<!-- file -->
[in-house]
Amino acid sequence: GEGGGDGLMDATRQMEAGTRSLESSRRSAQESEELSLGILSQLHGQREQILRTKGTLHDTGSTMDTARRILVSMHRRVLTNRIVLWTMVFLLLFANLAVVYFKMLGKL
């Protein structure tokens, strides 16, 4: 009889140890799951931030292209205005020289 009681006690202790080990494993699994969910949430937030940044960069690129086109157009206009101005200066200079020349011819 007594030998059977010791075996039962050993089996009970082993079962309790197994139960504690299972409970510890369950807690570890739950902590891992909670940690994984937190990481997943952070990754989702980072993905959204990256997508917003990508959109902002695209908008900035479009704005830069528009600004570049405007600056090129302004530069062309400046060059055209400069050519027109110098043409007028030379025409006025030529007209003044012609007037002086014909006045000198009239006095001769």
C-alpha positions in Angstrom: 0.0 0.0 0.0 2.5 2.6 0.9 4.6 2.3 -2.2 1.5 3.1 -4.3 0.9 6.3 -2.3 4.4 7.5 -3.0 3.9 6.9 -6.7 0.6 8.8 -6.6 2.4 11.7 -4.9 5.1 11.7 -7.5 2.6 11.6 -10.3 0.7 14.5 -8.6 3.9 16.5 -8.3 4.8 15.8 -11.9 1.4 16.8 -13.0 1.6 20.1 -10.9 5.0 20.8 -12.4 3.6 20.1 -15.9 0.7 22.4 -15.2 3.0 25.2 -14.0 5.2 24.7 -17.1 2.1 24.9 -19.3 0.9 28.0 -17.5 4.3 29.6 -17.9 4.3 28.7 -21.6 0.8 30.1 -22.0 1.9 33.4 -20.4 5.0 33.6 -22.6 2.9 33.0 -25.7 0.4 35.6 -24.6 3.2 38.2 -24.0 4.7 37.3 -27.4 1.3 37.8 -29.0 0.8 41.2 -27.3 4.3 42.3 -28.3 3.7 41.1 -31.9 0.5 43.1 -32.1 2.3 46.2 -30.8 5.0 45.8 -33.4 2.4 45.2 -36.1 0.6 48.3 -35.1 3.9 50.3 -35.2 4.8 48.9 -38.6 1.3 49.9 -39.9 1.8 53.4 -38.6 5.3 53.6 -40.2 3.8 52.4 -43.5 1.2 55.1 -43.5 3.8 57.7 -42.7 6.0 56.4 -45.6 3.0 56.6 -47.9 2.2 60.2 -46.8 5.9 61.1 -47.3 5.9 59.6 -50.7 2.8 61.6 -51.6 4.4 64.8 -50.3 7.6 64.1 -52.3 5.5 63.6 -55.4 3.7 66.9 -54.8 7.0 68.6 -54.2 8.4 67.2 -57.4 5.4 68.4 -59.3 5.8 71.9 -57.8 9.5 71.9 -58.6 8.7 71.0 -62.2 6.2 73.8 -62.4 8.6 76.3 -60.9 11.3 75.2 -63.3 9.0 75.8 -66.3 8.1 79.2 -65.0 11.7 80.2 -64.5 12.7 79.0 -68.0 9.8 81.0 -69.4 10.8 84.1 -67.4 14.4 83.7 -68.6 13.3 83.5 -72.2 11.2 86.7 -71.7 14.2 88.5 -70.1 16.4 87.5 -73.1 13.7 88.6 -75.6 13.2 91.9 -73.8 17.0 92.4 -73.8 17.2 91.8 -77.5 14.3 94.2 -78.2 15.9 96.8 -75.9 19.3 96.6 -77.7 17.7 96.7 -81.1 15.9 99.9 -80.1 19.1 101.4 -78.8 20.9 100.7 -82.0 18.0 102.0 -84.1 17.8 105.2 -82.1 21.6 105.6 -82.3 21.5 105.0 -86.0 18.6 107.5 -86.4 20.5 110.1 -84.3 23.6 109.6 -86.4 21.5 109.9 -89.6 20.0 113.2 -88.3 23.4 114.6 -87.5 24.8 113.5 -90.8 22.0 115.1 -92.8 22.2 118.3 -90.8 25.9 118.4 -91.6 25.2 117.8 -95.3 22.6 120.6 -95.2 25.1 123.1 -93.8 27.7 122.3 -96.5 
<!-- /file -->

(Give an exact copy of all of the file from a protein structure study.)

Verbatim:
[in-house]
Amino acid sequence: GEGGGDGLMDATRQMEAGTRSLESSRRSAQESEELSLGILSQLHGQREQILRTKGTLHDTGSTMDTARRILVSMHRRVLTNRIVLWTMVFLLLFANLAVVYFKMLGKL
């Protein structure tokens, strides 16, 4: 009889140890799951931030292209205005020289 009681006690202790080990494993699994969910949430937030940044960069690129086109157009206009101005200066200079020349011819 007594030998059977010791075996039962050993089996009970082993079962309790197994139960504690299972409970510890369950807690570890739950902590891992909670940690994984937190990481997943952070990754989702980072993905959204990256997508917003990508959109902002695209908008900035479009704005830069528009600004570049405007600056090129302004530069062309400046060059055209400069050519027109110098043409007028030379025409006025030529007209003044012609007037002086014909006045000198009239006095001769």
C-alpha positions in Angstrom: 0.0 0.0 0.0 2.5 2.6 0.9 4.6 2.3 -2.2 1.5 3.1 -4.3 0.9 6.3 -2.3 4.4 7.5 -3.0 3.9 6.9 -6.7 0.6 8.8 -6.6 2.4 11.7 -4.9 5.1 11.7 -7.5 2.6 11.6 -10.3 0.7 14.5 -8.6 3.9 16.5 -8.3 4.8 15.8 -11.9 1.4 16.8 -13.0 1.6 20.1 -10.9 5.0 20.8 -12.4 3.6 20.1 -15.9 0.7 22.4 -15.2 3.0 25.2 -14.0 5.2 24.7 -17.1 2.1 24.9 -19.3 0.9 28.0 -17.5 4.3 29.6 -17.9 4.3 28.7 -21.6 0.8 30.1 -22.0 1.9 33.4 -20.4 5.0 33.6 -22.6 2.9 33.0 -25.7 0.4 35.6 -24.6 3.2 38.2 -24.0 4.7 37.3 -27.4 1.3 37.8 -29.0 0.8 41.2 -27.3 4.3 42.3 -28.3 3.7 41.1 -31.9 0.5 43.1 -32.1 2.3 46.2 -30.8 5.0 45.8 -33.4 2.4 45.2 -36.1 0.6 48.3 -35.1 3.9 50.3 -35.2 4.8 48.9 -38.6 1.3 49.9 -39.9 1.8 53.4 -38.6 5.3 53.6 -40.2 3.8 52.4 -43.5 1.2 55.1 -43.5 3.8 57.7 -42.7 6.0 56.4 -45.6 3.0 56.6 -47.9 2.2 60.2 -46.8 5.9 61.1 -47.3 5.9 59.6 -50.7 2.8 61.6 -51.6 4.4 64.8 -50.3 7.6 64.1 -52.3 5.5 63.6 -55.4 3.7 66.9 -54.8 7.0 68.6 -54.2 8.4 67.2 -57.4 5.4 68.4 -59.3 5.8 71.9 -57.8 9.5 71.9 -58.6 8.7 71.0 -62.2 6.2 73.8 -62.4 8.6 76.3 -60.9 11.3 75.2 -63.3 9.0 75.8 -66.3 8.1 79.2 -65.0 11.7 80.2 -64.5 12.7 79.0 -68.0 9.8 81.0 -69.4 10.8 84.1 -67.4 14.4 83.7 -68.6 13.3 83.5 -72.2 11.2 86.7 -71.7 14.2 88.5 -70.1 16.4 87.5 -73.1 13.7 88.6 -75.6 13.2 91.9 -73.8 17.0 92.4 -73.8 17.2 91.8 -77.5 14.3 94.2 -78.2 15.9 96.8 -75.9 19.3 96.6 -77.7 17.7 96.7 -81.1 15.9 99.9 -80.1 19.1 101.4 -78.8 20.9 100.7 -82.0 18.0 102.0 -84.1 17.8 105.2 -82.1 21.6 105.6 -82.3 21.5 105.0 -86.0 18.6 107.5 -86.4 20.5 110.1 -84.3 23.6 109.6 -86.4 21.5 109.9 -89.6 20.0 113.2 -88.3 23.4 114.6 -87.5 24.8 113.5 -90.8 22.0 115.1 -92.8 22.2 118.3 -90.8 25.9 118.4 -91.6 25.2 117.8 -95.3 22.6 120.6 -95.2 25.1 123.1 -93.8 27.7 122.3 -96.5 